Population Health and HIE for the Rural Hospital

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Wednesday, 28 August 2013 19:14

A greater demand for quality outcomes and a rising cost of health care have led to a shift toward improved population health management. Population health management methodologies focus on understanding the health needs of the community, quantifying and assessing health status and developing collaborative programs that will improve health outcomes. This philosophy is challenging hospitals to develop population health approaches focused on prevention, improved chronic disease management and wellness activities. Each type of hospital, including the small or rural hospital, engages the local community by offering resources, sharing knowledge and developing relationships and skills to manage its challenges and leverage its advantages. Becoming an effective population health manager requires building effective partnerships with other hospitals and health care systems. Merging the resources and skills said partnerships with community partners is important for the integration and expansion of health management programs. Together, hospitals and care systems and their partners can create targeted population health programs that engage and communicate with the patient population and ultimately increase efficiency and quality of health care and improve health status in the community.

iStock_000026438999_ExtraSmallSmall and rural hospitals face unique demographic, financial, infrastructure and staffing challenges in providing health care services. Demographic challenges and resource limitations can hinder the success of population health programs coordinated by small and rural hospitals and care systems. Financial issues created from uninsured patients, Medicare and Medicaid payments and low census put additional pressures on the smaller hospitals. Without enough volume for certain medical procedures, rural hospitals are unable to meet certain quality standards or have adequate/accurate data, which can affect reimbursement. Rural hospitals trail behind urban health centers in establishing significant use for health information technology and are not as likely to recruit skilled and experienced healthcare workers.

In building and sustaining effective population health partnerships a balance needs to be obtained between the challenges and opportunities encountered. Engaging the community through location organizations such as, health departments, churches and municipal agencies provides the greatest chance for success. Working with urban health centers and bigger health systems, rural hospitals counterbalance costs and gaps in resources, as well as, increasing use of technology and partnering with other local health providers for care delivery.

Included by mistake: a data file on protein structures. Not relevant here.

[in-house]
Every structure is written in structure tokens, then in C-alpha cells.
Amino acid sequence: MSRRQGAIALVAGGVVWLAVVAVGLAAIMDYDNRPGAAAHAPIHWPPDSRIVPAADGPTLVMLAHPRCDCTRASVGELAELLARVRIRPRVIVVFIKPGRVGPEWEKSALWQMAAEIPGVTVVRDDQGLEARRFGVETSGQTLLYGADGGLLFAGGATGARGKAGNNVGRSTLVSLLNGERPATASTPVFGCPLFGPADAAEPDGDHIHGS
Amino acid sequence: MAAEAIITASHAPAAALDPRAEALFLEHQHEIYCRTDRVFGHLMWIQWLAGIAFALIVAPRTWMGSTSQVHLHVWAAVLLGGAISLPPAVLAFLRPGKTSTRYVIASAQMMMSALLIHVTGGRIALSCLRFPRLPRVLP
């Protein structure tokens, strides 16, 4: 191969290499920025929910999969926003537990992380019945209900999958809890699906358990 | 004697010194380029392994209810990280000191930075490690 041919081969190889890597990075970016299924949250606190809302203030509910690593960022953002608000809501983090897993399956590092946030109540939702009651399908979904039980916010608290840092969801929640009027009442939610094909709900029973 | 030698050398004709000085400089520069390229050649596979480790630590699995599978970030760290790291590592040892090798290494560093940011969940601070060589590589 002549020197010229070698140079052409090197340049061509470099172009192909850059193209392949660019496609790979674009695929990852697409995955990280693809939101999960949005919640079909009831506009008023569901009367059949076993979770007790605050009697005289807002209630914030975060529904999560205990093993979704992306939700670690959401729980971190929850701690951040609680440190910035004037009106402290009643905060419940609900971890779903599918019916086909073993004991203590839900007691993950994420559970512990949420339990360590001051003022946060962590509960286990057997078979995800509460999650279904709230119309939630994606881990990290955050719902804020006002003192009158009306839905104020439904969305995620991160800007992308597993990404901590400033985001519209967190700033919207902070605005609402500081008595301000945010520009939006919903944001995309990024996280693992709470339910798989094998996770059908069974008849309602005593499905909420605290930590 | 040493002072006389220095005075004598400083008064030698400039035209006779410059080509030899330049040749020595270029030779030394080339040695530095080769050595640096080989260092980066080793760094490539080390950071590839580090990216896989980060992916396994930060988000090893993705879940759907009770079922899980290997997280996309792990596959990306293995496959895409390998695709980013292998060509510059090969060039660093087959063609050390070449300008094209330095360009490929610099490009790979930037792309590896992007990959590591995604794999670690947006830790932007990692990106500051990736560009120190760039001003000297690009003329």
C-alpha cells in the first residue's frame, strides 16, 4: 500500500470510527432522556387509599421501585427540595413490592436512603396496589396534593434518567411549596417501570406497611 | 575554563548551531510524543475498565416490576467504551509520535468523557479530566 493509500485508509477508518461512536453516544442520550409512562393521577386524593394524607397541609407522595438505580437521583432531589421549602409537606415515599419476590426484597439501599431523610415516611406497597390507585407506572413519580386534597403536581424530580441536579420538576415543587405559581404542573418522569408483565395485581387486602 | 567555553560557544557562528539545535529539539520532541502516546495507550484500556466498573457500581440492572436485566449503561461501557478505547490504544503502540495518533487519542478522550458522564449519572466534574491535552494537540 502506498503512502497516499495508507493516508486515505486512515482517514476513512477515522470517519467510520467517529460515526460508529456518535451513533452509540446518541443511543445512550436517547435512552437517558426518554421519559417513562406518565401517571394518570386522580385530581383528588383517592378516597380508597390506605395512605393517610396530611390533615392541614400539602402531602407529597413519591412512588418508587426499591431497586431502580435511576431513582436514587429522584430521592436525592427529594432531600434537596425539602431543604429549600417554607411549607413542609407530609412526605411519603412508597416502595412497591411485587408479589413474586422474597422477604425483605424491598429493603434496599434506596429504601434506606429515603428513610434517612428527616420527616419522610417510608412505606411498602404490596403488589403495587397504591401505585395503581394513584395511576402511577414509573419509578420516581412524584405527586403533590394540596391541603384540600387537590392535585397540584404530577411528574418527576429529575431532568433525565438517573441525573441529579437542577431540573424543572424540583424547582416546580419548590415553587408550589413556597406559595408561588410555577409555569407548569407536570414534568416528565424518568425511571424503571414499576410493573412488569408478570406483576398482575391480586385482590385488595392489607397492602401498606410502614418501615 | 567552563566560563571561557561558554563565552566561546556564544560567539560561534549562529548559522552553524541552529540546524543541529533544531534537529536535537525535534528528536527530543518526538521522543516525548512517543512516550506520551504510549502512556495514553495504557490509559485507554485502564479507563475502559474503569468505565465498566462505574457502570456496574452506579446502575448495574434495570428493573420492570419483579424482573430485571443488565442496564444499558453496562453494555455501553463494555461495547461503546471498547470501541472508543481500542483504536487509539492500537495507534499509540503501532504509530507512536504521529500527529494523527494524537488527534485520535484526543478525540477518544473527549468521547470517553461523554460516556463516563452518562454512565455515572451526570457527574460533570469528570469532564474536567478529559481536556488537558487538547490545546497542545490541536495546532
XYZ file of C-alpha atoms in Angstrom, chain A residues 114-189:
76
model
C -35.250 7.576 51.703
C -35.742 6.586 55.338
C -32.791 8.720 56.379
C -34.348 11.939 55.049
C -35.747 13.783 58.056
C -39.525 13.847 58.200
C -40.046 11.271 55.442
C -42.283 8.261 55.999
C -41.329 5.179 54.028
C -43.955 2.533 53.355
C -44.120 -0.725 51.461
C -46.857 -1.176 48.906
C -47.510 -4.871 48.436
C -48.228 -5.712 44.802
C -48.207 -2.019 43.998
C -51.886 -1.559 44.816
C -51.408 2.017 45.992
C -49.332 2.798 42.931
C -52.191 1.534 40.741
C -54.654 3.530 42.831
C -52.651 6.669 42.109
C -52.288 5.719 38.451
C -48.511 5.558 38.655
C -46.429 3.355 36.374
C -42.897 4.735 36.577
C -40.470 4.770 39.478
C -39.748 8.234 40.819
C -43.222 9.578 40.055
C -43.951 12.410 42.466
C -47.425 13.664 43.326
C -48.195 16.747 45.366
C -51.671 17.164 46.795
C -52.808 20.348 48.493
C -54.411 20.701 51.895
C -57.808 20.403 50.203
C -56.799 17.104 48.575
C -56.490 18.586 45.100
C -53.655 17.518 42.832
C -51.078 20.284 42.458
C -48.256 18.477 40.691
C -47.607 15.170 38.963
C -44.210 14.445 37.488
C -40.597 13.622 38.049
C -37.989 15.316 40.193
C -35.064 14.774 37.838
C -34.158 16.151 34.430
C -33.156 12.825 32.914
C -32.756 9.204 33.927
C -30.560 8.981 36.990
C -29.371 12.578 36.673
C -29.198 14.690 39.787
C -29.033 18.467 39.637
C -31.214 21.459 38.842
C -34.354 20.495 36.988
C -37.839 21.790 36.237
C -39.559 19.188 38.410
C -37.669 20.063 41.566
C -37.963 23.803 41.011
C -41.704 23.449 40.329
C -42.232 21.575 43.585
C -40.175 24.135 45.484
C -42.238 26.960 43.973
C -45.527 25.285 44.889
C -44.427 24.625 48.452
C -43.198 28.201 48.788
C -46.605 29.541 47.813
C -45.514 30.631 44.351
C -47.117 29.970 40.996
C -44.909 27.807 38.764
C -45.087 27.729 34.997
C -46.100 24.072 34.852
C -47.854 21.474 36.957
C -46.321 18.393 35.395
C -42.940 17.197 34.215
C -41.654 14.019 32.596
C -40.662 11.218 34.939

Rural hospitals need to become effective by creating partnerships through networking. Examples of networking partnerships are health information exchanges and disease registries. The benefits of using HIE are numerous: reducing medication and medical errors, eliminating unnecessary paperwork and handling, provide caregivers with clinical decision support tools for more effective care and treatment, eliminate redundant or unnecessary testing, improve public health reporting and monitoring, engage healthcare consumers regarding their own personal health information, improve healthcare quality and outcomes and reduce health related costs. Patient safety is a high priority and one of the most promising advantages for HIE. If the right information about the right patient is available at the right time, up to 18% of the patient safety mistakes and as many as 70% of adverse drug incidents could be eliminated. HIE could make this positive move forward possible. Incentives, such as The California Health eQuality, managed by the UC Davis Institute for Population Health Improvement, provide an opportunities to received funding ($1 million in this case) for HIE implementation. Groups involved with these types of partnerships are providing data to each other for the joint benefit of data analysis and comparison. However, each organization has a different mission, vision and purpose for its program. To take it a step further, there must also be collaboration. With collaboration partners exchange information, share resources, possess one singular mission and vision statement and have combined the separate programs into a more formalized functioning model. This new cohesive organization gives each partner representation on a new board for program operations and decision making on the course of the group.

Gerald Wages, Executive Vice President, North Mississippi Health Services, Inc., Tupelo, MS sums it up nicely when he says, “As we move forward with health care reform, it will be particularly important in rural areas that providers work together, perhaps in network arrangements, to address the scarcity of resources that rural providers often face, and to improve the overall efficiency of care throughout the healthcare continuum.”

~ Julia Leslie

"Health Research & Educational Trust. (2013, June). The role of small and ruralhospitals and care systems in effective population health partnerships. Chicago, IL: Health Research &Educational Trust. Accessed at www.hpoe.org.

"The Opportunities and Challenges for Rural Hospitals." Trend Watch. American Hospital Association, Apr. 2011. Web.

Kaelber, David C., and David W. Bates. "Health Infomation Exchange and Patient Safety." Journal of Biomedical Informatics 40.6 (2007): 40-45. Health Information Exchange and Patient Safety. 1 Dec. 2007. Web. 08 Aug. 2013.

UC Davis Health System. One Million Dollar Incentive Program for Rural E-health Information Exchange Launched. One Million Dollar Incentive Program for Rural E-health Information Exchange Launched., 16 May 2013. Web. 08 Aug. 2013.